NPR interviewer: I'm happy to see that you've applied for a job as a reporter here at NPR. What's your name?
Me: Gordon Bonnet.
NPR interviewer: Oh, I'm sorry, that's not nearly cool enough. Maybe you should see if MSNBC has any openings.
But I digress.
The lucid dreaming experiment definitely is cool, but it does open up some rather scary potential. One of my favorite novels is Ursula LeGuin's The Lathe of Heaven, which involves a man named George Orr who not only has lucid dreams, his dreams change reality. If he dreams that there was a plague five years ago that wiped out half the world's population, when he wakes up, that's what's happened. The problem is, no one realizes the change but him. When the past changed, everyone's memory changed as well, so George is the only person who recognizes that things are different. Of course, any psychologist he tries to tell this is going to think he's crazy; the psychologist's memory changed along with everyone else's. But one psychologist believes him -- and realizes that he can use George's peculiar power to reshape the world as he sees fit, by giving George suggestions while he's sleeping.
After that, things go downhill fast.
While the dream-changing-reality ability in LeGuin's incredibly inventive story isn't real, you have to wonder if other things might be. Could a suggestion during a lucid dream change your memories, or create a memory of something that never happened? Could it be used to overcome psychological issues like phobias -- or induce aversions where there were none previously? Any time I hear about people trying to tap into the subconscious mind, it always gives me pause -- because being subconscious, we would very likely be at the mercy of whoever is controlling the experiment, just like the unfortunate George Orr in The Lathe of Heaven.
In any case, it's a compelling study about a topic I've always found fascinating. As Konkoly et al. point out, we still don't know why people -- and apparently, other animals -- dream, but its ubiquity suggests that it serves some important purpose. Not only that, we know that blocking REM sleep fairly quickly leads to hallucinations and psychotic symptoms, so whatever dreaming is doing for us, it's evidently critical for our mental health.
The Konkoly et al. study is only a first foray into this topic, so I'll be looking for more research springboarding off their findings. I'm wondering if it might be possible for people who don't lucid dream to learn how. I've seen advertisements for devices that are supposed to clue in the sleeper that (s)he is dreaming, and allow for learning how to control the internal dream state -- one I recall is a headband with an LED that activates when you go into REM -- but I haven't seen any particularly convincing evidence that they work. It'd be cool if they did, though. I'd love to learn to lucid dream. Think of the fun you could have! To start with, I could have told the old lady in the cathedral to shut up and sit down. That'd have been nice, at least as a start.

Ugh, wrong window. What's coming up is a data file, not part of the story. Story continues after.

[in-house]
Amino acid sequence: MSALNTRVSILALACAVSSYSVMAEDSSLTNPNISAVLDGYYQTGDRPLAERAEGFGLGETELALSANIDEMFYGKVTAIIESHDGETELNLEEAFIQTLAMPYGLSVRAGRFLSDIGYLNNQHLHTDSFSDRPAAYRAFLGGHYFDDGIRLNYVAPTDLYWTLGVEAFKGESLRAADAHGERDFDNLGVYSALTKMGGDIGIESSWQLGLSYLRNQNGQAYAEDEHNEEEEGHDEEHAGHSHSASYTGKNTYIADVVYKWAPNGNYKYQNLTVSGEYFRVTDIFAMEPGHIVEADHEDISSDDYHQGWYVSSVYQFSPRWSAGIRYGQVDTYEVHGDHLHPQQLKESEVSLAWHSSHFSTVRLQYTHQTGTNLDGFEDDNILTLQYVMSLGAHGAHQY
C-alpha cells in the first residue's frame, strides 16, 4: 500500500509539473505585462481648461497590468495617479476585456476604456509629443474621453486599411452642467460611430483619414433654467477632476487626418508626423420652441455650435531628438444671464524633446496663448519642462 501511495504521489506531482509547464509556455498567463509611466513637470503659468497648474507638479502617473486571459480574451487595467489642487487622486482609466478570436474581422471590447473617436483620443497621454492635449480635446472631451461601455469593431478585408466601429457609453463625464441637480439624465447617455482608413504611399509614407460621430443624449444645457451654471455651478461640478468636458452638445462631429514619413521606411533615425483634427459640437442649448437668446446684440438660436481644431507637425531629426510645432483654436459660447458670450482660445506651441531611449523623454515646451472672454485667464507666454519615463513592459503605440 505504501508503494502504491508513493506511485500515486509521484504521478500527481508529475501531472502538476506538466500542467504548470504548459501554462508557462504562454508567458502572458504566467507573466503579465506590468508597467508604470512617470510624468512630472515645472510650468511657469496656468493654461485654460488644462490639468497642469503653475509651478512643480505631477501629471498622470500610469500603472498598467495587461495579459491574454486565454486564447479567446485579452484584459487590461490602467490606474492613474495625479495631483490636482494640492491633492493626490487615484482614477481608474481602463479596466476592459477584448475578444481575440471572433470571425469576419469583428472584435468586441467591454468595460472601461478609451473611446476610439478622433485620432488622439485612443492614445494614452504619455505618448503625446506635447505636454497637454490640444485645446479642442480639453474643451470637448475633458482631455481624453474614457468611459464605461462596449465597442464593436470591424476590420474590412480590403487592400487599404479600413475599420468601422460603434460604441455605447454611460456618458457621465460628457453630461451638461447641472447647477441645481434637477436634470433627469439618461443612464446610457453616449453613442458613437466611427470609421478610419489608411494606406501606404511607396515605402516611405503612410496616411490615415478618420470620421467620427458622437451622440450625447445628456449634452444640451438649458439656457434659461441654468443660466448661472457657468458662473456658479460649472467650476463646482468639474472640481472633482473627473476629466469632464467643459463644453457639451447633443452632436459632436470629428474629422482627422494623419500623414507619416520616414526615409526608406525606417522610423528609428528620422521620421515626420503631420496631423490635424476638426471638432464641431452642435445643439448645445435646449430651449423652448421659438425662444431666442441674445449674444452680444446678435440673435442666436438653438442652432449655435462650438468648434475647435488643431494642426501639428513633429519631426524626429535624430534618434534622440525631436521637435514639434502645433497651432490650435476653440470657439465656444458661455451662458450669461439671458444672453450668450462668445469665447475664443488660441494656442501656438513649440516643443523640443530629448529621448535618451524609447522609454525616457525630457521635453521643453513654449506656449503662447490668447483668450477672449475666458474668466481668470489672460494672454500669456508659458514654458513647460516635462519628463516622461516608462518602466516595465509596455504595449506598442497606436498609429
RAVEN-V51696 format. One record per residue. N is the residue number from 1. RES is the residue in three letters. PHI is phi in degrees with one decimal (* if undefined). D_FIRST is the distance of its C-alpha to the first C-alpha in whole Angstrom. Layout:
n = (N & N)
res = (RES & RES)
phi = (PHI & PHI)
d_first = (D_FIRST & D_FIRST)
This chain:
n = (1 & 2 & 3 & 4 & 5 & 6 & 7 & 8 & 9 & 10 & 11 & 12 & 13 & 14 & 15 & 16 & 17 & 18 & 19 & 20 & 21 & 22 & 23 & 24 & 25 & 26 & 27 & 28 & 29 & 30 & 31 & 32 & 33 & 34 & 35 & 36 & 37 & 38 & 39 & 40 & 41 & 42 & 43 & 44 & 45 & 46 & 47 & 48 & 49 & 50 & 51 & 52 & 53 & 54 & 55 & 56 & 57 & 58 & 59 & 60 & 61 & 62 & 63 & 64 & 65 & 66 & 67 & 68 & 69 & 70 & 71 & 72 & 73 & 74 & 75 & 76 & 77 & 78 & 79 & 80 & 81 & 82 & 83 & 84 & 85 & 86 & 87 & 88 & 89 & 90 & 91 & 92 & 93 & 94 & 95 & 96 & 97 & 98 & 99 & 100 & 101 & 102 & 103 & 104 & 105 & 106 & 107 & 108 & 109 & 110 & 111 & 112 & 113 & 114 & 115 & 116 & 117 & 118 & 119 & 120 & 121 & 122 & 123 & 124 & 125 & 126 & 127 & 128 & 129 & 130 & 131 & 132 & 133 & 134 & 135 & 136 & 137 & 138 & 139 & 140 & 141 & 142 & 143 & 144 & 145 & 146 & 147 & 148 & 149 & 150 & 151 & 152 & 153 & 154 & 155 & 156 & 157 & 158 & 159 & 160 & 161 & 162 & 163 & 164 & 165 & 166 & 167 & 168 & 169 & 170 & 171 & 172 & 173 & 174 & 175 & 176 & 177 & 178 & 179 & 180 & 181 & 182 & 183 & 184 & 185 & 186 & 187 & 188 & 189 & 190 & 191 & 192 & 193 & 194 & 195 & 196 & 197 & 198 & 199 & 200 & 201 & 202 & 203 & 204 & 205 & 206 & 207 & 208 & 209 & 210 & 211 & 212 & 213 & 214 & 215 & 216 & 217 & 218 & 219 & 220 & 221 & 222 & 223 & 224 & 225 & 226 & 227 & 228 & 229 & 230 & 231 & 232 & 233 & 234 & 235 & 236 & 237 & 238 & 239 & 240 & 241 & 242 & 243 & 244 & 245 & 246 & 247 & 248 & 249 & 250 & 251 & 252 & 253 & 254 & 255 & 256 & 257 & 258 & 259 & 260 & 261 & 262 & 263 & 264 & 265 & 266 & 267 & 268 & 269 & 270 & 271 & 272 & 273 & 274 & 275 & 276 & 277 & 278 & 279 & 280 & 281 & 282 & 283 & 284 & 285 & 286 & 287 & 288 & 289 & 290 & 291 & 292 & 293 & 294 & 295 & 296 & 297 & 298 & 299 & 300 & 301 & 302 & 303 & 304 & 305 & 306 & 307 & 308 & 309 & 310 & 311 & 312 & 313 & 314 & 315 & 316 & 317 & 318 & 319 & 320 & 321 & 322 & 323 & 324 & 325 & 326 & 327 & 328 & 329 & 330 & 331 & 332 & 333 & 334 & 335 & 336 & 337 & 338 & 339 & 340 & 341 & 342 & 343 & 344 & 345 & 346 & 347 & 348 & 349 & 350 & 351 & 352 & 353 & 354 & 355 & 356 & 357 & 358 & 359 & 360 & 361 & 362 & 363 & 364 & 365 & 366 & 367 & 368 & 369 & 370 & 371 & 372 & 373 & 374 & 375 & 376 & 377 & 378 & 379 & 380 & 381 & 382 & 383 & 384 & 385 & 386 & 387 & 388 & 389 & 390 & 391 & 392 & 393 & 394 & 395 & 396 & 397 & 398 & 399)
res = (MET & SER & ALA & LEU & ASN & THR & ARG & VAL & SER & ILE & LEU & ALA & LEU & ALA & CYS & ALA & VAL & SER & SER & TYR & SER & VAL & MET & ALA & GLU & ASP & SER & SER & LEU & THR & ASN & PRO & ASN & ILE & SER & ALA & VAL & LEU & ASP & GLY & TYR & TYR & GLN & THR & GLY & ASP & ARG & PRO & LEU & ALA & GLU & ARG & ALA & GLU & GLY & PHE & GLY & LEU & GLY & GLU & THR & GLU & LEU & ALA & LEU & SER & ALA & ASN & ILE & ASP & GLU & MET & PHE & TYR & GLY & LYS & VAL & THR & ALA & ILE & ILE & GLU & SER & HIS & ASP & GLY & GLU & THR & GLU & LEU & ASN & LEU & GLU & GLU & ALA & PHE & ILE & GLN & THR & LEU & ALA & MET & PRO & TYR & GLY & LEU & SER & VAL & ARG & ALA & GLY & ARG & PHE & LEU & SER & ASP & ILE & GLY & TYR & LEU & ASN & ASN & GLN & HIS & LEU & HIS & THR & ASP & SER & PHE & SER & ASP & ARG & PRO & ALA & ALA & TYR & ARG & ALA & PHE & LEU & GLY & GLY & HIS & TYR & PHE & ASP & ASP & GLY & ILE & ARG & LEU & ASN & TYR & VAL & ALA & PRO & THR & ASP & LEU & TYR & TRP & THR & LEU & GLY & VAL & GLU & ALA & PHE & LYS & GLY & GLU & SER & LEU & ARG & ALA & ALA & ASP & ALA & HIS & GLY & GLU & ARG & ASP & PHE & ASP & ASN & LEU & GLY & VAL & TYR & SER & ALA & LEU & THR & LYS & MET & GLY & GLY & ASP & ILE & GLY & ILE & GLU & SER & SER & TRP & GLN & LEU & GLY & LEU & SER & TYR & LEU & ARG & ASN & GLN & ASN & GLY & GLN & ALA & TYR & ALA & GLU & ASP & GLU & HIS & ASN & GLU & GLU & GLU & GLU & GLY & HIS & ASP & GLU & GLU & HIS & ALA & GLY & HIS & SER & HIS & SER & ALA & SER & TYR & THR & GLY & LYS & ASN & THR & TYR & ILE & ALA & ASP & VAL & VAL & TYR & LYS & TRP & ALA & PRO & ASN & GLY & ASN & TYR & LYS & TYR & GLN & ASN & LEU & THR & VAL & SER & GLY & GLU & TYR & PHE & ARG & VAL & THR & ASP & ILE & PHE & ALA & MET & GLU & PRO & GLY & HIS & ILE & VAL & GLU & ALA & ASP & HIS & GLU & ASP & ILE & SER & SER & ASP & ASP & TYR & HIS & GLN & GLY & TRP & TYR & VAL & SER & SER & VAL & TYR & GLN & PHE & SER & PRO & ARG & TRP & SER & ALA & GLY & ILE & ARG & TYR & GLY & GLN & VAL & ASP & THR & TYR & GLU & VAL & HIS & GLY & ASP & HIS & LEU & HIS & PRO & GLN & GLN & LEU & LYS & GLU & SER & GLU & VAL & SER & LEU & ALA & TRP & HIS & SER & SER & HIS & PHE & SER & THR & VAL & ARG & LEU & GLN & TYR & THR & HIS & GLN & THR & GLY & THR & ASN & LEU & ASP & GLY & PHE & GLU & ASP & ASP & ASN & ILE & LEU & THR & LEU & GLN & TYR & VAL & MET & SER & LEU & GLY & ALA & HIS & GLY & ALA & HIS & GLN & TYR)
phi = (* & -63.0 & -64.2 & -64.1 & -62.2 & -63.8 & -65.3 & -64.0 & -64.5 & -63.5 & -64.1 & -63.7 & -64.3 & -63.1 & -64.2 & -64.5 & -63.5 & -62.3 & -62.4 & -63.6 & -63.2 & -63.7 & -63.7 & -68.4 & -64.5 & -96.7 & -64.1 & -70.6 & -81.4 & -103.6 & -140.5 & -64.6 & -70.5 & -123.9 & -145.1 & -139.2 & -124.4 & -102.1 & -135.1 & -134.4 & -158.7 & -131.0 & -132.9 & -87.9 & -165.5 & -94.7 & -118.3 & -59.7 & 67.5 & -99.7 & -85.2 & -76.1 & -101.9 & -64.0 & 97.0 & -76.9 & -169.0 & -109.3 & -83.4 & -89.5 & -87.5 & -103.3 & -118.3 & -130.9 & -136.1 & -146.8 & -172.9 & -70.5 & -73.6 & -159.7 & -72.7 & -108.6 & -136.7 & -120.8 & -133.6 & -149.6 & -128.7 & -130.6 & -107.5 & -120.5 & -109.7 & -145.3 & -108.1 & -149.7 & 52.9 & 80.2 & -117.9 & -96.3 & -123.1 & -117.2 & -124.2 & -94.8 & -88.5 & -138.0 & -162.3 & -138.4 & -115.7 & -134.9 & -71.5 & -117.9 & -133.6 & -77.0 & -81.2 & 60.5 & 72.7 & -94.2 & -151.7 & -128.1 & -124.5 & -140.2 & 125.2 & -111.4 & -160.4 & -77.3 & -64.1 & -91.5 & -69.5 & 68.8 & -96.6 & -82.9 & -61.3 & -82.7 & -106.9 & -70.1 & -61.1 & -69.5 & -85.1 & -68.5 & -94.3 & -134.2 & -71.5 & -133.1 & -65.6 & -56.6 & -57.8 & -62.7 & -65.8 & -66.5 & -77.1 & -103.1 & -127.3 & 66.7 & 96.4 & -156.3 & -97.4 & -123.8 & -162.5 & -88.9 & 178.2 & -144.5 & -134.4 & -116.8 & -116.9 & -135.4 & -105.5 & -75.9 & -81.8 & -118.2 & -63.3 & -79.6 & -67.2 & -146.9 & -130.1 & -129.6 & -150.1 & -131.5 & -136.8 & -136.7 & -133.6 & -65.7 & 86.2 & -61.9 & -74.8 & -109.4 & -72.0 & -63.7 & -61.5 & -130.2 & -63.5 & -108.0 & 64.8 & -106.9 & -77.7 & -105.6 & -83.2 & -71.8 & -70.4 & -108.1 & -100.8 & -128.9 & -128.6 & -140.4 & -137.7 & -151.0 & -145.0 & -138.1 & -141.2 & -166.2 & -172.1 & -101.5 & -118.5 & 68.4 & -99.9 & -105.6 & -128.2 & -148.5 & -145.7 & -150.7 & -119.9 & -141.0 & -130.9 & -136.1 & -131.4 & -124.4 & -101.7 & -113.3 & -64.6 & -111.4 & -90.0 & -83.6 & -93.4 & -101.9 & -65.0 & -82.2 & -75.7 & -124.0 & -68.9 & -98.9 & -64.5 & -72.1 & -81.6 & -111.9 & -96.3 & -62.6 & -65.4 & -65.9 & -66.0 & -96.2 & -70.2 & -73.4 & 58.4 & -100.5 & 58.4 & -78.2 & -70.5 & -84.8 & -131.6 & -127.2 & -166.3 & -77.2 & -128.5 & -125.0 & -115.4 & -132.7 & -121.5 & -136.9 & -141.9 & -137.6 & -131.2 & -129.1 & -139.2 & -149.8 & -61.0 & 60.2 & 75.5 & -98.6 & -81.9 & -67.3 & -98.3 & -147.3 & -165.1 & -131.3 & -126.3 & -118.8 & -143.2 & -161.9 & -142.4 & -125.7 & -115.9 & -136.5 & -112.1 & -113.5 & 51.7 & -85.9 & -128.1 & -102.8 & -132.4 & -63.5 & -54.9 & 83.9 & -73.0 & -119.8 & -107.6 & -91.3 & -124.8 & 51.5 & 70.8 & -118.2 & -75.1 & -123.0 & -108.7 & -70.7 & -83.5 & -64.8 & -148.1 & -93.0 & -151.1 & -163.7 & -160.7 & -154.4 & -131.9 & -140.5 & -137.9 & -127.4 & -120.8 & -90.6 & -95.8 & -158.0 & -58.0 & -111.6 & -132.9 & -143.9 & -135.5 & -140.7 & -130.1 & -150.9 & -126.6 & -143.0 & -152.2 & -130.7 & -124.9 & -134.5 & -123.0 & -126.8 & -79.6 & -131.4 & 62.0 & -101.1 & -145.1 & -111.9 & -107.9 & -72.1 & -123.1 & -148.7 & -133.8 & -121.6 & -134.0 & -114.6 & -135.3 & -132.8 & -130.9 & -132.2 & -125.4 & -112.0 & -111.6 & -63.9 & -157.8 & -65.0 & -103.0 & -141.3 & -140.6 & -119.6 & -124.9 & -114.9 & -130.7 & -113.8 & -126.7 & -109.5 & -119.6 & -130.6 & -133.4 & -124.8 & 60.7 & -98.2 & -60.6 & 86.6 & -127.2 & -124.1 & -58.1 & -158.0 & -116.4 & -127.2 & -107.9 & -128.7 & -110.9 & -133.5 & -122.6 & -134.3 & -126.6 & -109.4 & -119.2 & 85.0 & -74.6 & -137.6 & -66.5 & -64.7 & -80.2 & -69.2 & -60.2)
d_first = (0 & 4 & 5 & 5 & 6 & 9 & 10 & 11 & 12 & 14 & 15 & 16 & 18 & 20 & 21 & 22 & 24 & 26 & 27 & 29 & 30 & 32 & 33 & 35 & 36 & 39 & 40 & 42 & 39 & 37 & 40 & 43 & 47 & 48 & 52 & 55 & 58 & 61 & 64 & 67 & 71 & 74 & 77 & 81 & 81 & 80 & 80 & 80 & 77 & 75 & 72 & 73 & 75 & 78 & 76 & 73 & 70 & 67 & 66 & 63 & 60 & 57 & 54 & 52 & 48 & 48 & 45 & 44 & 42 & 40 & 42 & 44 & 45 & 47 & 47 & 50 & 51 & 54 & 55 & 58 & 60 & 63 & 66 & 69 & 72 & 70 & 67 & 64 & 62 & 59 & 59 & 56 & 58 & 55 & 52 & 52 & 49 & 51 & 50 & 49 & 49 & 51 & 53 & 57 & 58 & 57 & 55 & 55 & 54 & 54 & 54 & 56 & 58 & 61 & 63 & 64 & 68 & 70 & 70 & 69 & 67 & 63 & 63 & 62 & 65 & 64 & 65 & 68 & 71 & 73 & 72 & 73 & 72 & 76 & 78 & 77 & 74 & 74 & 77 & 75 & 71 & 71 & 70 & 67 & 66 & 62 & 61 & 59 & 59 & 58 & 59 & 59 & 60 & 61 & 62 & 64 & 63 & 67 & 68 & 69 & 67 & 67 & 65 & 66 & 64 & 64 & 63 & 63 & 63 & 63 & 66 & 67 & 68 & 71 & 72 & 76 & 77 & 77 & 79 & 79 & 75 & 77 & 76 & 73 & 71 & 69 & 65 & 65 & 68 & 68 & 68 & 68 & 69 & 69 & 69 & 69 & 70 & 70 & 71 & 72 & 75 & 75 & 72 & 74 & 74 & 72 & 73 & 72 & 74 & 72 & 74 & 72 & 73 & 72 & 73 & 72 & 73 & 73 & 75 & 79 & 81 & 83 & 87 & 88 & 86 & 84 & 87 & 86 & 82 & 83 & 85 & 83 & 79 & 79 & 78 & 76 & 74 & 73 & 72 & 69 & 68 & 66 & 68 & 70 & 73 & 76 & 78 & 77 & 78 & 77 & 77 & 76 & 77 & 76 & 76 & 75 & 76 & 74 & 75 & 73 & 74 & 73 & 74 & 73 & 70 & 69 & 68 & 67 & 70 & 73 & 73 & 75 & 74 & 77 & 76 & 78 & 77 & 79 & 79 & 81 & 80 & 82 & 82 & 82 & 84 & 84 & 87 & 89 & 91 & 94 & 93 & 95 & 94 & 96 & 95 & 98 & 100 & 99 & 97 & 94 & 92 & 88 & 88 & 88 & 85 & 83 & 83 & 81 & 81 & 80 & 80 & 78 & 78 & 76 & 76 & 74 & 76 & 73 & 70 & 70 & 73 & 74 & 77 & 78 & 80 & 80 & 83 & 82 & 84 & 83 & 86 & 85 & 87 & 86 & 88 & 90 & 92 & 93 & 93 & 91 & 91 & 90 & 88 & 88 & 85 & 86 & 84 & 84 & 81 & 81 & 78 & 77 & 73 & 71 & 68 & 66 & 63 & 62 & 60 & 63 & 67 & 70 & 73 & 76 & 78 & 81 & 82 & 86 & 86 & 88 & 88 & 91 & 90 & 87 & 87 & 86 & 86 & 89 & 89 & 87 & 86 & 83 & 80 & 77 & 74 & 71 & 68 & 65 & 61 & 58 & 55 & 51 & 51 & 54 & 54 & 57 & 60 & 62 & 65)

Many of us were riveted to the screen last week watching the successful landing of the Mars Rover Perseverance, and it brought to mind the potential for sending a human team to investigate the Red Planet. The obstacles to overcome are huge; the four-odd-year voyage there and back, requiring a means for producing food, and purifying air and water, that has to be damn near failsafe.
Consider what befell the unfortunate astronaut Mark Watney in the book and movie The Martian, and you'll get an idea of what the crew could face.
Physicist and writer Kate Greene was among a group of people who agreed to participate in a simulation of the experience, not of getting to Mars but of being there. In a geodesic dome on the slopes of Mauna Loa in Hawaii, Greene and her crewmates stayed for four months in isolation -- dealing with all the problems Martian visitors would run into, not only the aforementioned problems with food, water, and air, but the isolation. (Let's just say that over that time she got to know the other people in the simulation really well.)
In Once Upon a Time I Lived on Mars: Space, Exploration, and Life on Earth, Greene recounts her experience in the simulation, and tells us what the first manned mission to Mars might really be like. It makes for wonderful reading -- especially for people like me, who are just fine staying here in comfort on Earth, but are really curious about the experience of living on another world.
If you're an astronomy buff, or just like a great book about someone's real and extraordinary experiences, pick up a copy of Once Upon a Time I Lived on Mars. You won't regret it.